It is difficult to look at Eric Abidal’s France career without conjuring up thoughts of Lilian Thuram, the retired Les Bleus legend whose path he has almost seemed to mimic. Both were first called up as full-backs only to become rocks at the heart of the defence and both started out at Monaco before defending the famous colours of European giants Barcelona.
There are, of course, one or two crucial differences. Thuram called time on his playing days in 2008 after tasting FIFA World Cup™ glory in 1998 and adding a UEFA EURO title two years later, while Abidal has yet to clinch a major trophy on the international stage. Aged 30, the Barça left-back nonetheless has time to catch up with his illustrious predecessor, and he does not intend to wait much longer.
With South Africa 2010 now just months away, the Lyon native is also hoping to erase the painful memories of losing to Italy in the final four years ago. “I can’t forget that defeat,” he explained to FIFA.com, having also inherited Thuram’s openness with the press. “We came so close. It’s still a bit early to know whether we can repeat that performance, but in a tournament at this level, what’s certain is that we’ll need to be perfect in all we do.”
Work to be done
Perfection certainly seemed a long way off during the qualifiers, when Raymond Domenech’s side finished behind Serbia in a manageable group and needed an extra-time goal to see off the Republic of Ireland in the play-offs. Few would pinpoint that record as belonging to potential future world champions come July. “There have been a lot of changes since 2006,” commented Abidal, seeking to explain France’s qualification troubles. “[Zinedine] Zidane, Thuram and [Claude] Makelele are no longer around, and nor is [Patrick] Vieira. We have lots of young players. We need to do a lot of work, first to understand each other on the pitch and also to understand each other off it, which is never easy. After that, we need to work to play well and get the right results.”
The defender ought to have a firm grasp on what it takes to obtain results after collecting three consecutive French titles with Lyon and having since become a stalwart of the Barcelona side that racked up a historic six trophies in 2009. Fulfilling left-back duties for world football’s leading club team clearly brings no international assurances, though, and despite playing there during the 2006 FIFA World Cup Final, Abidal later lost his place to Patrice Evra. What could have been a morale-sapping blow proved to be an opportunity, however, and Abidal promptly bounced back in a central defensive role, his preferred position at the back. Indeed, he has emerged as the ideal partner to William Gallas in France’s rearguard, relegating the likes of Sebastien Squillaci, Julien Escude, Jean-Alain Boumsong and Philippe Mexes to the bench.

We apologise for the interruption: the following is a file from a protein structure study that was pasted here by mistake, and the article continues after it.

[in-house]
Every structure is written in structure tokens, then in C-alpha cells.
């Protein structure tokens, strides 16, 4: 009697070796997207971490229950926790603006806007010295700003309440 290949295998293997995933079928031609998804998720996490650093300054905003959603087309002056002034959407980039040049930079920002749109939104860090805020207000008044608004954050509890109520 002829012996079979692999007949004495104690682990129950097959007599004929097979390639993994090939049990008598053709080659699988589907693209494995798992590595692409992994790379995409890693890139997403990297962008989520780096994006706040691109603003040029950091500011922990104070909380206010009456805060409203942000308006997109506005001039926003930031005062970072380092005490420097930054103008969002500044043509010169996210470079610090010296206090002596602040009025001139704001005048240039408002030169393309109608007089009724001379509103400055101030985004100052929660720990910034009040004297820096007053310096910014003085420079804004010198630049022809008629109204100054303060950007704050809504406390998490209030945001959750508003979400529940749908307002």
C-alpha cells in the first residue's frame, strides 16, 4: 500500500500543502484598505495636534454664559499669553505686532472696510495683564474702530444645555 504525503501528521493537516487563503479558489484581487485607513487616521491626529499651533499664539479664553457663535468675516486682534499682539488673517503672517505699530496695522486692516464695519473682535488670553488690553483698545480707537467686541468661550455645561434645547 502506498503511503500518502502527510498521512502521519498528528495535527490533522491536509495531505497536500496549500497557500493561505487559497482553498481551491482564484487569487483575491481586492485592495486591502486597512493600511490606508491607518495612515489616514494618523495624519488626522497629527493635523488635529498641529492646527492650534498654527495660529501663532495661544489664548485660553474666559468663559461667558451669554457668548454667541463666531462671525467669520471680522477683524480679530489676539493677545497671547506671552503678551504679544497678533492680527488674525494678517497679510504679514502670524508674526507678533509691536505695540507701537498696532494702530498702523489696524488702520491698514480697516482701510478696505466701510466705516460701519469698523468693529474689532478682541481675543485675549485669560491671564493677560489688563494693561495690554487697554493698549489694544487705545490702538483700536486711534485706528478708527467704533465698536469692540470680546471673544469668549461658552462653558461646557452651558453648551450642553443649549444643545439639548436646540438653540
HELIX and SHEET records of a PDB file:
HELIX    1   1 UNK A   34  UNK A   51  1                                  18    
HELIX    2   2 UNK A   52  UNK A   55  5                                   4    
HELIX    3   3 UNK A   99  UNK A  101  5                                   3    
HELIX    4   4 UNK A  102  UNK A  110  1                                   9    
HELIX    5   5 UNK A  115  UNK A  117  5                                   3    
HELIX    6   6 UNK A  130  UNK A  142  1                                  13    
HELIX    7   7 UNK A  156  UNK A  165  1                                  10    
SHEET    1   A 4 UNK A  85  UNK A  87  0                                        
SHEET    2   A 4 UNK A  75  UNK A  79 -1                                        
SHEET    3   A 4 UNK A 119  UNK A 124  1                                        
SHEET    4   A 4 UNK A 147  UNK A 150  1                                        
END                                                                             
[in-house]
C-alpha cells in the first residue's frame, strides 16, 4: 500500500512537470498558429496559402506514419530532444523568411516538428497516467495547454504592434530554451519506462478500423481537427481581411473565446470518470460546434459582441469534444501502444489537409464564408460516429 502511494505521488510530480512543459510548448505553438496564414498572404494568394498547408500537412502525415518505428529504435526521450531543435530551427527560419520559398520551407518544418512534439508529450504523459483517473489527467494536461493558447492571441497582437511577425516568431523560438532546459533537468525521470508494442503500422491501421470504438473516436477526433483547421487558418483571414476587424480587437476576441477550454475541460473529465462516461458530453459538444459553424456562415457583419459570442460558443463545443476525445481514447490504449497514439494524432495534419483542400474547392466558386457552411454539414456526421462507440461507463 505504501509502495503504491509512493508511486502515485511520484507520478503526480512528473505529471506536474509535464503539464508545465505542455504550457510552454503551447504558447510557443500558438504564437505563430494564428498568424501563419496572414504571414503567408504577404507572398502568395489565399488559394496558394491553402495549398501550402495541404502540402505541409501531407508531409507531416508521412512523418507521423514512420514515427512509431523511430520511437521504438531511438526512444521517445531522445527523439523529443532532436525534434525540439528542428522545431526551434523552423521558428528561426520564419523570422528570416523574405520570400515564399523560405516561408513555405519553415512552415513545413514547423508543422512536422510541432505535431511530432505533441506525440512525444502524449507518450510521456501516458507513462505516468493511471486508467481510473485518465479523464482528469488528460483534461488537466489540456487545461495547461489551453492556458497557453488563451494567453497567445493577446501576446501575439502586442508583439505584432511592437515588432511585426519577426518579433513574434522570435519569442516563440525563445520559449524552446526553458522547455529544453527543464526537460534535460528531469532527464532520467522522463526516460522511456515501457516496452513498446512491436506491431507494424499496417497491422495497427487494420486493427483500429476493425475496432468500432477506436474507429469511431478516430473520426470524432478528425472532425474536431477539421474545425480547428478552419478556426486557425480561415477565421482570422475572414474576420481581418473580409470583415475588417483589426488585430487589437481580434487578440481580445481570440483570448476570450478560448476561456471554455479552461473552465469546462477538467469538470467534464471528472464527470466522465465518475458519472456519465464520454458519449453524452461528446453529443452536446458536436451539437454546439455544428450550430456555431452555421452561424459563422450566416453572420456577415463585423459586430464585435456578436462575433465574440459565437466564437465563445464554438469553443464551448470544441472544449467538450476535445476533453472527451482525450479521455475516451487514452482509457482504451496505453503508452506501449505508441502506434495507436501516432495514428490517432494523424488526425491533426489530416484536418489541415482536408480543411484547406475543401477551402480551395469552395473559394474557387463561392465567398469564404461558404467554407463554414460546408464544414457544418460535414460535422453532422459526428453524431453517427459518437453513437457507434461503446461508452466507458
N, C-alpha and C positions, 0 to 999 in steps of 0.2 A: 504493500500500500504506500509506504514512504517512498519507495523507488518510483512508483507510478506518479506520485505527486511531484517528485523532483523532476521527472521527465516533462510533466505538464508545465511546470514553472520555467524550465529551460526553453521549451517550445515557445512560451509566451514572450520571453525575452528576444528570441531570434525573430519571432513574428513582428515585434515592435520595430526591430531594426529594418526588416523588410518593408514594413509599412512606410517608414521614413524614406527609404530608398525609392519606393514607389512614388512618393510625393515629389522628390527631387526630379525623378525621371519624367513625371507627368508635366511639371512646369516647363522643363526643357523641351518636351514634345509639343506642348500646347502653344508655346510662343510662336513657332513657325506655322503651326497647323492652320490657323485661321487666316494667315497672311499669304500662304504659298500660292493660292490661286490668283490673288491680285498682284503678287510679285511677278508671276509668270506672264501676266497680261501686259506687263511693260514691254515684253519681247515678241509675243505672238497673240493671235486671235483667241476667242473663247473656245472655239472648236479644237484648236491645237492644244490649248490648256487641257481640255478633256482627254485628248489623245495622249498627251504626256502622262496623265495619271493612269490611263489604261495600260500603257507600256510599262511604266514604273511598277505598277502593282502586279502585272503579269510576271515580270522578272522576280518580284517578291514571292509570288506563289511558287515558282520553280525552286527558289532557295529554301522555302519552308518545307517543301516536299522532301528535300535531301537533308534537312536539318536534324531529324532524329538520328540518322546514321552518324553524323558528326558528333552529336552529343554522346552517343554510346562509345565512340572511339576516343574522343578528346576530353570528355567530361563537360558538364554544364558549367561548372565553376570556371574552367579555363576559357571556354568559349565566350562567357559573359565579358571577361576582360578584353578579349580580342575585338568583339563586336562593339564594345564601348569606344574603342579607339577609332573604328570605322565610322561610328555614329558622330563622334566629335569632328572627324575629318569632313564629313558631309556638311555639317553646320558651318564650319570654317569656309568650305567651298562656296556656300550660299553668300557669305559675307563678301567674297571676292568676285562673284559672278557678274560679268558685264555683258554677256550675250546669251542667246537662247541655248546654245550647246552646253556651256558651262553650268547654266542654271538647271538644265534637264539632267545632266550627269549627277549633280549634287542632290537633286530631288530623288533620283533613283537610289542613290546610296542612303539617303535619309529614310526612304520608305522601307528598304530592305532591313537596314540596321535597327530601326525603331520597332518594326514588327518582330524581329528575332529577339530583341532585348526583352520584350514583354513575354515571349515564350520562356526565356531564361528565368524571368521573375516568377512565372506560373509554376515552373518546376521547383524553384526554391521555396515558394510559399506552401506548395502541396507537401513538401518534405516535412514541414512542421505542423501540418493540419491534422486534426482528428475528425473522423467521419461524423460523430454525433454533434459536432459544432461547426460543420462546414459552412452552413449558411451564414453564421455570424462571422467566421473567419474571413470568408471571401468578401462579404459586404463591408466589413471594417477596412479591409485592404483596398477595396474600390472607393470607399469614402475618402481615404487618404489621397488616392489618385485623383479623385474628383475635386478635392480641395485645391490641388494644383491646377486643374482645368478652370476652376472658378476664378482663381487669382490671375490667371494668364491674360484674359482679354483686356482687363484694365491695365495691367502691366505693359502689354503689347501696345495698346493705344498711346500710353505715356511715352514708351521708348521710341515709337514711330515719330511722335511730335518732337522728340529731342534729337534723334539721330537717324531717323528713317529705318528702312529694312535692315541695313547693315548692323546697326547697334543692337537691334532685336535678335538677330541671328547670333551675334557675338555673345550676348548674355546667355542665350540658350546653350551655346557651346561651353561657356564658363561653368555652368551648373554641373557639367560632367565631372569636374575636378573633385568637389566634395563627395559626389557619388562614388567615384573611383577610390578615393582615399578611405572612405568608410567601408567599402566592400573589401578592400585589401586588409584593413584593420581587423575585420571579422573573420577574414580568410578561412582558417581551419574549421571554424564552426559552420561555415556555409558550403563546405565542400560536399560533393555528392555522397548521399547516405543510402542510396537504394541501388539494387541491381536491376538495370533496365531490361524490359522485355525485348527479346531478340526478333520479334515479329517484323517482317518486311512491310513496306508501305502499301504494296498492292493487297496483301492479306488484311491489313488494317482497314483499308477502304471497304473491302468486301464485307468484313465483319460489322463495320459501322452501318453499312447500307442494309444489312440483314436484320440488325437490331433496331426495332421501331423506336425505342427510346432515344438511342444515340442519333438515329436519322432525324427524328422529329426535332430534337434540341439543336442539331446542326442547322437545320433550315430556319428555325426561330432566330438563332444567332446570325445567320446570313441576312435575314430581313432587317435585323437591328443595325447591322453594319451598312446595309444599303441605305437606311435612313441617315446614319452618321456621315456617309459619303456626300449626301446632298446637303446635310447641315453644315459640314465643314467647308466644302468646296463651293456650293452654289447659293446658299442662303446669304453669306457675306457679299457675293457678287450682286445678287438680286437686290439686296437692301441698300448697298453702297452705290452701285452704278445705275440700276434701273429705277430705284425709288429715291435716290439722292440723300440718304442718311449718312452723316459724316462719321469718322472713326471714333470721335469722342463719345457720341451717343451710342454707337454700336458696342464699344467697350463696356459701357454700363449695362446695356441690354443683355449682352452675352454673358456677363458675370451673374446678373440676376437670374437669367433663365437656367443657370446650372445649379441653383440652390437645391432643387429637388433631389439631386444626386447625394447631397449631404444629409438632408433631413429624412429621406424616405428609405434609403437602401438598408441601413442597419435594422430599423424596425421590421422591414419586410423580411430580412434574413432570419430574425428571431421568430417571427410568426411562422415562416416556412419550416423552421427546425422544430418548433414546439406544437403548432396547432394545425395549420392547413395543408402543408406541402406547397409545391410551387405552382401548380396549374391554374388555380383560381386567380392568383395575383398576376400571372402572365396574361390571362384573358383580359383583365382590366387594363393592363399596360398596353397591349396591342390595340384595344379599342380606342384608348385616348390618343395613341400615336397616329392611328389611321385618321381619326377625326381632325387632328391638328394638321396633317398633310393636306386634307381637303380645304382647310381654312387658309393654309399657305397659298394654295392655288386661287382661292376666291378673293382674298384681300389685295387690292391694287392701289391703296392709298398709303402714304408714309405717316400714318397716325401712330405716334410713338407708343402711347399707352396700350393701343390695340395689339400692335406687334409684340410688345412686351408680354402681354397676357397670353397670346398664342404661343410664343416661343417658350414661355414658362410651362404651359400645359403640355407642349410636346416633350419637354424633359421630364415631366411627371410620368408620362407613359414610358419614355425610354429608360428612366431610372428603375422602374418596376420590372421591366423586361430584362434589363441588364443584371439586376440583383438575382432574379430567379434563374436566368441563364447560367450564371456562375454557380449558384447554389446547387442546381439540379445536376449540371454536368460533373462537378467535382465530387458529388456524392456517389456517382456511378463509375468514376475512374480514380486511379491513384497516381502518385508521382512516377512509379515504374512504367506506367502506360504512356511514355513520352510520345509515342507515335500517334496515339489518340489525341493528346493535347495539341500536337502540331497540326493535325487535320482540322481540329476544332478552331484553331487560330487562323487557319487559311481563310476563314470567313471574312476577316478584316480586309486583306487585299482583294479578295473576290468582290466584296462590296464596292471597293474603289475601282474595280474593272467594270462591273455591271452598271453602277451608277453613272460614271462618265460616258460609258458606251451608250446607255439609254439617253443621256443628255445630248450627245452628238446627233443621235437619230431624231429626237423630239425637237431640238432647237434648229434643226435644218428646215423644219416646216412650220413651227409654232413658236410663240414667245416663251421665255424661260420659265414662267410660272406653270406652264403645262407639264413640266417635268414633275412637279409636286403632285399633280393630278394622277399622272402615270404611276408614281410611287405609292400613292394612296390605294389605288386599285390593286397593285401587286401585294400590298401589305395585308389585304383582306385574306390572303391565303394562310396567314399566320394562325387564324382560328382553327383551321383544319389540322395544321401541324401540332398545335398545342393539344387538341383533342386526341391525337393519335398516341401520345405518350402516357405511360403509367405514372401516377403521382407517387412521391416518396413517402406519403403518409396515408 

Based on recent team selections, Gallas and Abidal ought to be trusted in the middle again when Les Bleus kick off their FIFA World Cup campaign with a testing first outing against Uruguay. “They have very technical players like Argentina and Brazil,” said Abidal of the South American team. “Added to that, they fight extremely hard. We won’t just have to play well, we’ll also have to put in plenty of effort to match them in that aspect of the game.” Next up after that encounter will be Mexico, who are likely to feature one of Abidal's Barça colleagues in their ranks. “Myself and Rafa Marquez are already talking about it every day,” he said. “They’re a team who play very well, never give up and know how to lift themselves for the big games. As soon as the draw was made, I know it would be difficult.”
There have been a lot of changes since 2006. Zinedine] Zidane, Thuram and [Claude] Makelele are no longer around, and nor is [Patrick] Vieira. We have lots of young players. We need to do a lot of work.
France’s third Group A outing against South Africa is unlikely to provide much reprieve either, as an entire nation will be willing the hosts on to victory against their European rivals. “It’s historic for South Africa and to be directly involved in it will be an honour for the France team,” added Abidal, who is wary of the pressure that will come in that game. “It will be tough because the fans will be backing their team to the hilt.”
The former Lille player knows exactly how important support of that kind can be on the road to success. “Ever since I was a youngster, I’ve always wanted to be a footballer, but I nearly gave it all up when I had a serious injury,” he explained, looking back on his early years. “But then one day my mother said to me: ‘Football is your dream and you can make it. I’d really like to see you play a bit more.’ Look where I am today! Right now, if you asked every child what they dream of doing when they grow up, millions would tell you they want to become footballers. I’m lucky enough to have done that and to have made a career out of my passion.”
Ask French football fans their wishes for this summer and you would no doubt generate even more of a consensus. Millions are already hoping Les Bleus can return to the global summit – and that is one more dream Abidal would be delighted to help come true.